Physical Fitness May Help Improve Fibromyalgia Pain

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A higher level of physical fitness is associated with lower levels of pain and pain-related catastrophizing, and higher chronic pain self-efficacy in women with fibromyalgia, according to a study published in Arthritis Care & Research.

Alberto Soriano-Maldonado, of the University of Granada in Spain, and colleagues aimed to characterize the association between fitness level and pain. They assessed pain in 468 women with fibromyalgia (mean age 52.1 years, mean weight 71.2 kg, mean BMI 28.6 kg/m2) using algometry, revised fibromyalgia impact questionnaire, Visual Analog Scale (VAS), and the Short Form-36 (SF-36) health survey. Fitness was assessed with the Senior Fitness battery and handgrip dynamometry, forming a composite score and average deemed their “global fitness profile.”

The mean score on the VAS was 6.0 out of 10 (higher score = worse pain), and mean bodily pain score on SF-36 was 20.9 out of 100 (lower score = higher pain). The average Pain Catastrophizing Scale score was 25 out of 52 (higher = more negative). The mean score on the Fibromyalgia Impact Questionnaire was 7.6 out of 10 (higher = worse pain), and the mean Chronic Pain Self-Efficacy Scale score was 135.4 out of 300 (higher = better).

Muscle strength and flexibility were found to be independently associated with pain (P<0.005), and those with high levels of muscle strength and flexibility had the lowest levels of pain in the population. Aerobic fitness and flexibility were independently associated with pain-related catastrophizing (P<0.001) and chronic pain self-efficacy (P<0.001). Patients with high degrees of flexibility and aerobic fitness had the best catastrophizing and self-efficacy profiles.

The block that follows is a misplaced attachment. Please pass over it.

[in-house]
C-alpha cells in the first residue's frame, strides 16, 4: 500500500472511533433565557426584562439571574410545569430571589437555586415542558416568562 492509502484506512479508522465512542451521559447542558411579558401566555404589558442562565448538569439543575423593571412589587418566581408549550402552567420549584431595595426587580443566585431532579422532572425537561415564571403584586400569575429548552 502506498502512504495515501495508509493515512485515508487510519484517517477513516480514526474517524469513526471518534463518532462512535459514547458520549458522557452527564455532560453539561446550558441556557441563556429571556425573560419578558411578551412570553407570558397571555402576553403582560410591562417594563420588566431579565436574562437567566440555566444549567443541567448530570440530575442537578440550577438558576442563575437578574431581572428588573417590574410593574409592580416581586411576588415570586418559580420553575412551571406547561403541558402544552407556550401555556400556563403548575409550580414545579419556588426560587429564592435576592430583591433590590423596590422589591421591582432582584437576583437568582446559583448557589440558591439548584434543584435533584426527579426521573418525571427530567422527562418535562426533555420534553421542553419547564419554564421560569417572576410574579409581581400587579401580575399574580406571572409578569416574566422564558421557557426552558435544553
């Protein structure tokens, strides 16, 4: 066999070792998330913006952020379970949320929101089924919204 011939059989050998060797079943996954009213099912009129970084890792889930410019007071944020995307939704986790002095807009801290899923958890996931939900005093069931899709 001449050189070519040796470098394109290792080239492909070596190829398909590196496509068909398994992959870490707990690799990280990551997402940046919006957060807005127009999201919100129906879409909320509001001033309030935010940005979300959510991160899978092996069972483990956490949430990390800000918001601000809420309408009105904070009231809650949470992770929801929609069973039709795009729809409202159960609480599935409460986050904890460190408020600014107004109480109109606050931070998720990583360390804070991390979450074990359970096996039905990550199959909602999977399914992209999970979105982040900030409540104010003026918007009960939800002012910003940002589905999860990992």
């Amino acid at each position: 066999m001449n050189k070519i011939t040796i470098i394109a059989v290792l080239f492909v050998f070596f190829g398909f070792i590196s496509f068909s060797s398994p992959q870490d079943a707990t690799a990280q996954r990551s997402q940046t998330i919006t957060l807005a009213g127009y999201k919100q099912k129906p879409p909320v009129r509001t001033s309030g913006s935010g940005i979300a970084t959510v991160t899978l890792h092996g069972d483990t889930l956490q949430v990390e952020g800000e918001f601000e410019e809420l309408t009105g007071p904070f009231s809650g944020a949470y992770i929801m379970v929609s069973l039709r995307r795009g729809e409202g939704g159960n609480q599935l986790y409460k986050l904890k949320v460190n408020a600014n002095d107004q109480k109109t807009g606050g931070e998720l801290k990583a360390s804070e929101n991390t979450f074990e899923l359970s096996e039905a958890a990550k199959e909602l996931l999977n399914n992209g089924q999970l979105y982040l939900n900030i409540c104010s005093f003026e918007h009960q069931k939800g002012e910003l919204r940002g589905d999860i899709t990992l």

The results indicate that physical activity and fitness may have a positive effect on the negative attitudes and physical symptoms of fibromyalgia. 

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Physical Fitness May Help Improve Fibromyalgia Pain

This population-based cross-sectional study aimed to characterize the association of different components of physical fitness with pain levels, pain-related catastrophizing and chronic pain self-efficacy in women with fibromyalgia (FM).

Four hundred sixty-eight women with FM participated. The experience of pain was assessed with different tools (algometry, numerical rating scale [revised FM impact questionnaire], visual analogue scale and bodily pain subscale [SF-36 health survey]). We also assessed pain-related catastrophizing and chronic pain self-efficacy. Physical fitness was assessed with performance-based tests (Senior Fitness Test battery and handgrip dynamometry). A standardized composite score was computed for each component of physical fitness (aerobic fitness, muscle strength, flexibility and motor agility), and their average comprised a clustered ‘global fitness profile'. 

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